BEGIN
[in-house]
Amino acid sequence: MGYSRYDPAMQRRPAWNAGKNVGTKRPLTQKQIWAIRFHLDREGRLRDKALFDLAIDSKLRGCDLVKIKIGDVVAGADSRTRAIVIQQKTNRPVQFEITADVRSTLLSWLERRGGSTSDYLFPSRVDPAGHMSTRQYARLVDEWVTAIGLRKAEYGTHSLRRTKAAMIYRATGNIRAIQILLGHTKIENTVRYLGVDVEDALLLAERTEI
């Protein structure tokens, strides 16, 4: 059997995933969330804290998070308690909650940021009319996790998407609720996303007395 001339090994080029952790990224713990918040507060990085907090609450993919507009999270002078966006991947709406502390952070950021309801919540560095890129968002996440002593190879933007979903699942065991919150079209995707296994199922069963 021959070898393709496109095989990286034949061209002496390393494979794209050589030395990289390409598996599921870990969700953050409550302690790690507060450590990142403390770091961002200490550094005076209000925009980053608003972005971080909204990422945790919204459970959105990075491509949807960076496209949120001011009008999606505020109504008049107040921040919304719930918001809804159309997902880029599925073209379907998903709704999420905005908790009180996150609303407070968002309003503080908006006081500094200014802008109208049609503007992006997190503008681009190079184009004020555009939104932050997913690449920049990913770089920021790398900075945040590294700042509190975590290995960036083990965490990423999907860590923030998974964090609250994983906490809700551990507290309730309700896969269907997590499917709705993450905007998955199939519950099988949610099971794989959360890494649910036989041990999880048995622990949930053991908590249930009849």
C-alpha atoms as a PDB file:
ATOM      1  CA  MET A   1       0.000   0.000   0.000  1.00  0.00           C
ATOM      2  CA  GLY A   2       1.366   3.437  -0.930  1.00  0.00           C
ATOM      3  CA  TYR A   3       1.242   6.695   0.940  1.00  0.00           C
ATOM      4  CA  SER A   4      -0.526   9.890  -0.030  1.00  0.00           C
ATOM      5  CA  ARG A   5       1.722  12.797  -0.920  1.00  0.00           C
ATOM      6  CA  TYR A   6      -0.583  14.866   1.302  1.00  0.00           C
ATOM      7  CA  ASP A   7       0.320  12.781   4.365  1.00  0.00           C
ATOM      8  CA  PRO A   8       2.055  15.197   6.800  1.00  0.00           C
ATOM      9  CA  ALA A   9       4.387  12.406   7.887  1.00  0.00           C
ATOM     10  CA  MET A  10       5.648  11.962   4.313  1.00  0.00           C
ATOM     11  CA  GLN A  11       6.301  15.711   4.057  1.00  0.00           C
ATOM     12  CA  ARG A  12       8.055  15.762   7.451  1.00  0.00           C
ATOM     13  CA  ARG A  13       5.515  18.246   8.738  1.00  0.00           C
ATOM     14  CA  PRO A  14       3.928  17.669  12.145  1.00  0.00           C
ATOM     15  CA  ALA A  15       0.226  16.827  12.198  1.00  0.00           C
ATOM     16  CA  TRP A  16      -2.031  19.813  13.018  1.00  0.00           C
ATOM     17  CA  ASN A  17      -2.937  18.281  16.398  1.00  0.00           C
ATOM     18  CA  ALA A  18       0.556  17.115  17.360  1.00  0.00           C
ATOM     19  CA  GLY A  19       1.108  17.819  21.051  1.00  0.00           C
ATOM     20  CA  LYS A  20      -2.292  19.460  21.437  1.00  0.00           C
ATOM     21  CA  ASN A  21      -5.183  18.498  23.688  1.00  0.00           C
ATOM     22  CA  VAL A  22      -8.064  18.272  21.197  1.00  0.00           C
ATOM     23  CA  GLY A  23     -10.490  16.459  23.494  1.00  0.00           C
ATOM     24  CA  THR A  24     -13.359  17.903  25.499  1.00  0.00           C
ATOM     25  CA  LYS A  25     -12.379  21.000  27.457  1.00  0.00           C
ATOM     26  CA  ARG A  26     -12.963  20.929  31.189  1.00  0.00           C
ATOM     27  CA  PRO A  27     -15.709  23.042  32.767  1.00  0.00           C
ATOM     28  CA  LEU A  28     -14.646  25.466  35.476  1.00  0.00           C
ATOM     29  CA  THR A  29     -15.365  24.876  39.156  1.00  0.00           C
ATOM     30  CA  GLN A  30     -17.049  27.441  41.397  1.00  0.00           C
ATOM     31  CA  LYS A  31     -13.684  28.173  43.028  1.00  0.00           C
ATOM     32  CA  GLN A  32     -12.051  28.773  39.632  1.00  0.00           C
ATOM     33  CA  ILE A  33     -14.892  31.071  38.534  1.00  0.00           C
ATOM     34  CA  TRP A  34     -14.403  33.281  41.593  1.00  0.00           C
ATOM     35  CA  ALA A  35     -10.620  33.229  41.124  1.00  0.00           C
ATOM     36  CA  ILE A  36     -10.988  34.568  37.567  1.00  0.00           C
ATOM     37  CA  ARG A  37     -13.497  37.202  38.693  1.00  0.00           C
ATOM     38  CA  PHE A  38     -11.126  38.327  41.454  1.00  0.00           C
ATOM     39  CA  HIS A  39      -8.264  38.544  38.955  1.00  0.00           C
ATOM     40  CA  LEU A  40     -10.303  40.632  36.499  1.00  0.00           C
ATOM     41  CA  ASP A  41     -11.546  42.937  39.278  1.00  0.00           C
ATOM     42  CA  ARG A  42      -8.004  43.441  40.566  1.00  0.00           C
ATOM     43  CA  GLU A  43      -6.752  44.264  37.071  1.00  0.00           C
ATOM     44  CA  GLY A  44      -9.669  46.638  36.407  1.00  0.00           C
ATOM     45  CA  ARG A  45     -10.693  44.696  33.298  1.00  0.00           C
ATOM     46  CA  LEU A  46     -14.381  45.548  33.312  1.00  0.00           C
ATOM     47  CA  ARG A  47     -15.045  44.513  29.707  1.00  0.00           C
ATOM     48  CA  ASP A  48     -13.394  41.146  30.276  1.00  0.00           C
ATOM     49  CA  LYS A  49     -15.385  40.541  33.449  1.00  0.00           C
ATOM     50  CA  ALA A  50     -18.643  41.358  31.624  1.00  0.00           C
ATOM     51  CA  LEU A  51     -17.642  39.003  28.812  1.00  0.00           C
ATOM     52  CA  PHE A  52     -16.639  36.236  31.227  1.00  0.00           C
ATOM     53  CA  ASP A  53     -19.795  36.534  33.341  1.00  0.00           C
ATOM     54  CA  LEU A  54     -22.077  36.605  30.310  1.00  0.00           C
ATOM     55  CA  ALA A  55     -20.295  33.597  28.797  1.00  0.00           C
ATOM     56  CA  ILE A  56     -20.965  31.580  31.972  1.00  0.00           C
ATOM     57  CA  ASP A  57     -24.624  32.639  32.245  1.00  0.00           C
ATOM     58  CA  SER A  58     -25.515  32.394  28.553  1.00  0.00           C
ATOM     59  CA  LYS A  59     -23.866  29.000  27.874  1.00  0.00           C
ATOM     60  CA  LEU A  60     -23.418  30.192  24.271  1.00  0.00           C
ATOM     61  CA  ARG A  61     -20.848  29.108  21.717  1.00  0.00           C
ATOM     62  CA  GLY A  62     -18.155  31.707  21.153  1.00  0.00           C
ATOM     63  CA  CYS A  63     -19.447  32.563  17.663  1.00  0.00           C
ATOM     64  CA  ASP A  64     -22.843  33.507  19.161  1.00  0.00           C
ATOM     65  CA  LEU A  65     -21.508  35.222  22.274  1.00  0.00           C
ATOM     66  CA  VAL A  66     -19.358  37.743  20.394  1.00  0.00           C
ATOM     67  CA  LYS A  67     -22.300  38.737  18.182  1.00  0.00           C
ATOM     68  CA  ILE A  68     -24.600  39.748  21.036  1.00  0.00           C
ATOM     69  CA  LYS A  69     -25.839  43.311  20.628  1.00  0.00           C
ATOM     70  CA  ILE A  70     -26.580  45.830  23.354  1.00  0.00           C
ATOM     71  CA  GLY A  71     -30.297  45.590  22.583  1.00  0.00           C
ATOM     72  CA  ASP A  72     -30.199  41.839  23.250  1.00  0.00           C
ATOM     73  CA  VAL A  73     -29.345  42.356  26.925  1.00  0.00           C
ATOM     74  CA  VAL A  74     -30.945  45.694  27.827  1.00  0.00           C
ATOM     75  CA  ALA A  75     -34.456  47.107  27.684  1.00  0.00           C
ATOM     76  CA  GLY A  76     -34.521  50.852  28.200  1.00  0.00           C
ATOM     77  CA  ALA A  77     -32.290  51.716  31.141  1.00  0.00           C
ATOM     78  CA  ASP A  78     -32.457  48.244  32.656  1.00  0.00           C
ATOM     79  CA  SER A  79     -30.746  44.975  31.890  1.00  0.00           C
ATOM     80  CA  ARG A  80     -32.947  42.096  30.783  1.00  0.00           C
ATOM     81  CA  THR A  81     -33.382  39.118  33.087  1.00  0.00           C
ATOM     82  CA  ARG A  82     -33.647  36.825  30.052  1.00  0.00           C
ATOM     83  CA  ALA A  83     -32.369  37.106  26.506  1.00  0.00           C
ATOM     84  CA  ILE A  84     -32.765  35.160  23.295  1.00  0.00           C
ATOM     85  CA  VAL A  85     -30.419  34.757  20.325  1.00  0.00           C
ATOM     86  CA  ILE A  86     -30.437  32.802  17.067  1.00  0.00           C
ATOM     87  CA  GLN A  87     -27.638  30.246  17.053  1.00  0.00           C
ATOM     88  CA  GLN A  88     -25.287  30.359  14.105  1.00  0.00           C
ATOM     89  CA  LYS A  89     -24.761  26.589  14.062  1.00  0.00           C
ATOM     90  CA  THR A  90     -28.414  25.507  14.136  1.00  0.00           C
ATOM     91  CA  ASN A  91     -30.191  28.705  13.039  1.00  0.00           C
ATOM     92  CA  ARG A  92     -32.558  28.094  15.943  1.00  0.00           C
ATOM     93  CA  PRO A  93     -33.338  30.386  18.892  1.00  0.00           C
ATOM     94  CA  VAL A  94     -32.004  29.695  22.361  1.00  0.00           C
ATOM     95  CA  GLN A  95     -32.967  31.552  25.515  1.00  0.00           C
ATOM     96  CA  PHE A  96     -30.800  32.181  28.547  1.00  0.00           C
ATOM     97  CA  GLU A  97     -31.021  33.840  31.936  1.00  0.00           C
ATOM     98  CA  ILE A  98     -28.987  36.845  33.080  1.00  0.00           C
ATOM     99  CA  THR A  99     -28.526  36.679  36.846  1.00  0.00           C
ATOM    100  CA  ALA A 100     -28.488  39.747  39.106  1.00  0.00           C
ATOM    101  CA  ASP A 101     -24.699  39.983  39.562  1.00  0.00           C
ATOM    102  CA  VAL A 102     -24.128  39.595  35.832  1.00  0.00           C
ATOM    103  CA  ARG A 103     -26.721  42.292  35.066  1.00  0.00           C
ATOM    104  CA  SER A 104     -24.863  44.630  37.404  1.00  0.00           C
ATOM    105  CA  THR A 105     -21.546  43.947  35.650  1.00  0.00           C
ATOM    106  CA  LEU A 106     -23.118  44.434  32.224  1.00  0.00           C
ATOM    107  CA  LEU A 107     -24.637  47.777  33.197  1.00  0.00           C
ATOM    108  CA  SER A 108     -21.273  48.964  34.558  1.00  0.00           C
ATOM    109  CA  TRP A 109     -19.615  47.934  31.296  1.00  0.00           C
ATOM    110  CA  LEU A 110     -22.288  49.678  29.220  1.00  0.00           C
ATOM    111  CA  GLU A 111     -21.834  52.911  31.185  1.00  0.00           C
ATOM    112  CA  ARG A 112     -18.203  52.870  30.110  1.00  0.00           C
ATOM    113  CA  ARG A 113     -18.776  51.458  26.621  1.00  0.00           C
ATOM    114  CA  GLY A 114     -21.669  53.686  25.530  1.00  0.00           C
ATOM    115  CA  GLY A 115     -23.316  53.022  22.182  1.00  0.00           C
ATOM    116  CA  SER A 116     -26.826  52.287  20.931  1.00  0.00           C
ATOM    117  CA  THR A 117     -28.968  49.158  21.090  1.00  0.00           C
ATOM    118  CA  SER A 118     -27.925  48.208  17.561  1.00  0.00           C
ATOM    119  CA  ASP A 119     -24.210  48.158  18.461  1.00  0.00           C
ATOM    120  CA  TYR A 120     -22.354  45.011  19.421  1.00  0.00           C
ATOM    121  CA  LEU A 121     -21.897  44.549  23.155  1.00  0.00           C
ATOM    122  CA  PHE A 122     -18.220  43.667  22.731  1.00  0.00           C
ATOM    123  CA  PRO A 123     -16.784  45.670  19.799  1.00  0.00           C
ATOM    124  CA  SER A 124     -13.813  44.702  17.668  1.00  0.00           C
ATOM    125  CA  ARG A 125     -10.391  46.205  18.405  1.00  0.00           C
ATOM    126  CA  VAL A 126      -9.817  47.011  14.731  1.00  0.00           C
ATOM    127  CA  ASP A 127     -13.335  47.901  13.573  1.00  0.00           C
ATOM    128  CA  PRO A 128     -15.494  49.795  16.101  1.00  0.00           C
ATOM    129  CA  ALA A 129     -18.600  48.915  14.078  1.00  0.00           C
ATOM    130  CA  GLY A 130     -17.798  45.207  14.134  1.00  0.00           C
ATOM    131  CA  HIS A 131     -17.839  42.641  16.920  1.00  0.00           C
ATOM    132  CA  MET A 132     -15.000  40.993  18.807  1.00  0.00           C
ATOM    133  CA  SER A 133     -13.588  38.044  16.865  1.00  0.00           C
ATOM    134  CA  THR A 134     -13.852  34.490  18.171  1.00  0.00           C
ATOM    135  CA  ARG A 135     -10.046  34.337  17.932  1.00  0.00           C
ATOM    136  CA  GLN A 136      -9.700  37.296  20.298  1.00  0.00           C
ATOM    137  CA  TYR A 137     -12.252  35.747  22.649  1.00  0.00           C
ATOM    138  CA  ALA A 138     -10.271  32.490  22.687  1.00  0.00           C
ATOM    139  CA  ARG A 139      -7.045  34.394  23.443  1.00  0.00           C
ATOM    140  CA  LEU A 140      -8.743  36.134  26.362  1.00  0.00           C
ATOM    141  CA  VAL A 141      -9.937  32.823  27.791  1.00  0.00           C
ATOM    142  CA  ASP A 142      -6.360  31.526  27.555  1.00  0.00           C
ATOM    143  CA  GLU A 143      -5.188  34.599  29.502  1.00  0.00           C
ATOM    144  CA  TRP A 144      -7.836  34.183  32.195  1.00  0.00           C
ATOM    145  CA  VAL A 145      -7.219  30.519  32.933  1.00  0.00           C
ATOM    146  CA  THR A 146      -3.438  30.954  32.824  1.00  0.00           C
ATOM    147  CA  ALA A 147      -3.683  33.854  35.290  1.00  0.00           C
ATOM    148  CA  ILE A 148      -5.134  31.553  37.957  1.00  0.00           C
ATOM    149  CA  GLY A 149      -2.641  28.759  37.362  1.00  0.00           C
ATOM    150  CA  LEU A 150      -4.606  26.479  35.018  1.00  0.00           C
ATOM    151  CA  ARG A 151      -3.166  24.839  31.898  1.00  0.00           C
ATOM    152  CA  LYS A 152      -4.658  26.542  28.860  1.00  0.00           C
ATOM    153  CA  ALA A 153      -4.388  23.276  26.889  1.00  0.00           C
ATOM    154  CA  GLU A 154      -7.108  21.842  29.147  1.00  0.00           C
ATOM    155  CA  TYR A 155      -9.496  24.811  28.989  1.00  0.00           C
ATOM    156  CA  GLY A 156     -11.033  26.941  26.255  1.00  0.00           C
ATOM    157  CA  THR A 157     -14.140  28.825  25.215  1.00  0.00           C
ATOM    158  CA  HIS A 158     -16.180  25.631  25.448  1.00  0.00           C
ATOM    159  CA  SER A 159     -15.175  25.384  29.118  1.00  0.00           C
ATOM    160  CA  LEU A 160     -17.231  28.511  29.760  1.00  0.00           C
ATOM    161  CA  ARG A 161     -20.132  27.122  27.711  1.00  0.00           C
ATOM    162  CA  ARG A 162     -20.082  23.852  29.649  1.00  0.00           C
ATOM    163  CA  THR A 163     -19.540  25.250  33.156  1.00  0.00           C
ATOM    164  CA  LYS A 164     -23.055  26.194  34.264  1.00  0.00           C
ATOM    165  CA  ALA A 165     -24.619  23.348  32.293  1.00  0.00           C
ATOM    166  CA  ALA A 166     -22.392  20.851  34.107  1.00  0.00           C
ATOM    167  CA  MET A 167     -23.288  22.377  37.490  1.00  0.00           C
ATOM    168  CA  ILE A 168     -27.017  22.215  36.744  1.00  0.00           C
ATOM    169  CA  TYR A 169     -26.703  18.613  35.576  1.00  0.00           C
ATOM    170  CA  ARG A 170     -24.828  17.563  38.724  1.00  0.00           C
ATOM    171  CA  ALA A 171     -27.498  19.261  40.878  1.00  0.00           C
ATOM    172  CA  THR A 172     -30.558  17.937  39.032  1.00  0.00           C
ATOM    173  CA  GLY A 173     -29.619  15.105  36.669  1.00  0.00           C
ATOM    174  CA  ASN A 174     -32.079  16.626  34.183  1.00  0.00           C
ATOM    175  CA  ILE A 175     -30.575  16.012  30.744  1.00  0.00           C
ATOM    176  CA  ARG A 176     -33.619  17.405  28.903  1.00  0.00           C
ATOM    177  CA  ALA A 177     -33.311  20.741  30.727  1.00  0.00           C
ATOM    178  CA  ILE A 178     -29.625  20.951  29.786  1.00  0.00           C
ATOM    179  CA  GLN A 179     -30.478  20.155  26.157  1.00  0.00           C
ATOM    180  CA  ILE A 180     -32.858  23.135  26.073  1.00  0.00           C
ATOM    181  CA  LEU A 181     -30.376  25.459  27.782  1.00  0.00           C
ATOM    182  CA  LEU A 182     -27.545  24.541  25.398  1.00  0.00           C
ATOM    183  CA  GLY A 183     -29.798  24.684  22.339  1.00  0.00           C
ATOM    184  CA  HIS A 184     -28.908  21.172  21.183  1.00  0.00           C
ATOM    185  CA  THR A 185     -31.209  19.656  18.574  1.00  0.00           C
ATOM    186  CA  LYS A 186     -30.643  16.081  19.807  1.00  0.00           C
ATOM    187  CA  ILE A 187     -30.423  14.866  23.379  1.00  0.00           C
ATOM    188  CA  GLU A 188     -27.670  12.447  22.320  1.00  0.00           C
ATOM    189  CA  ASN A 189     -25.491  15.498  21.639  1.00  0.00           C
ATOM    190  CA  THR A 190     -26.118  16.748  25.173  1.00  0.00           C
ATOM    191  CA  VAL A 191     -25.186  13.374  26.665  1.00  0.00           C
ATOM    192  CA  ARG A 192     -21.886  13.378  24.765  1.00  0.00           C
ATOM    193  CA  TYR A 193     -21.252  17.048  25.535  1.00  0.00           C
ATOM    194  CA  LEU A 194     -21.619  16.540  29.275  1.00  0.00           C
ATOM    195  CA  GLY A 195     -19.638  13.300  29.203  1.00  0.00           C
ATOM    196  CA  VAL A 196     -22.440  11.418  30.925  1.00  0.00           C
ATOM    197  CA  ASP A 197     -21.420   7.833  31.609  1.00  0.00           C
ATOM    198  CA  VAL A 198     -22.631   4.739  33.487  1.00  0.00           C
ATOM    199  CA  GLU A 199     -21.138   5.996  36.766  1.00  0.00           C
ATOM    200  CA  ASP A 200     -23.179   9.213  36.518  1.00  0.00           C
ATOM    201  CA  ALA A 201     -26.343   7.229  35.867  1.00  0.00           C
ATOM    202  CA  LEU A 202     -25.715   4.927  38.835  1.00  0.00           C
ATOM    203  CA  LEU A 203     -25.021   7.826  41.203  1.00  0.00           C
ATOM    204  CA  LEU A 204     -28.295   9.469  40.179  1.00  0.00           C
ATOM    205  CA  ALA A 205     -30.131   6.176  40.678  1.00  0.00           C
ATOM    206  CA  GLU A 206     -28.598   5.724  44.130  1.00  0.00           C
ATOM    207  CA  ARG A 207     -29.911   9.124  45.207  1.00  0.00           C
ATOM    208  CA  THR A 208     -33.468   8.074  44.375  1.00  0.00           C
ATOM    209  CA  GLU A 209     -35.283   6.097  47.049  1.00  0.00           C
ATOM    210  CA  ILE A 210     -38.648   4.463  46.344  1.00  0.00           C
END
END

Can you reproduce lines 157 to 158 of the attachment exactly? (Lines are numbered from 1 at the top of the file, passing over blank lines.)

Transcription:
ATOM    153  CA  ALA A 153      -4.388  23.276  26.889  1.00  0.00           C
ATOM    154  CA  GLU A 154      -7.108  21.842  29.147  1.00  0.00           C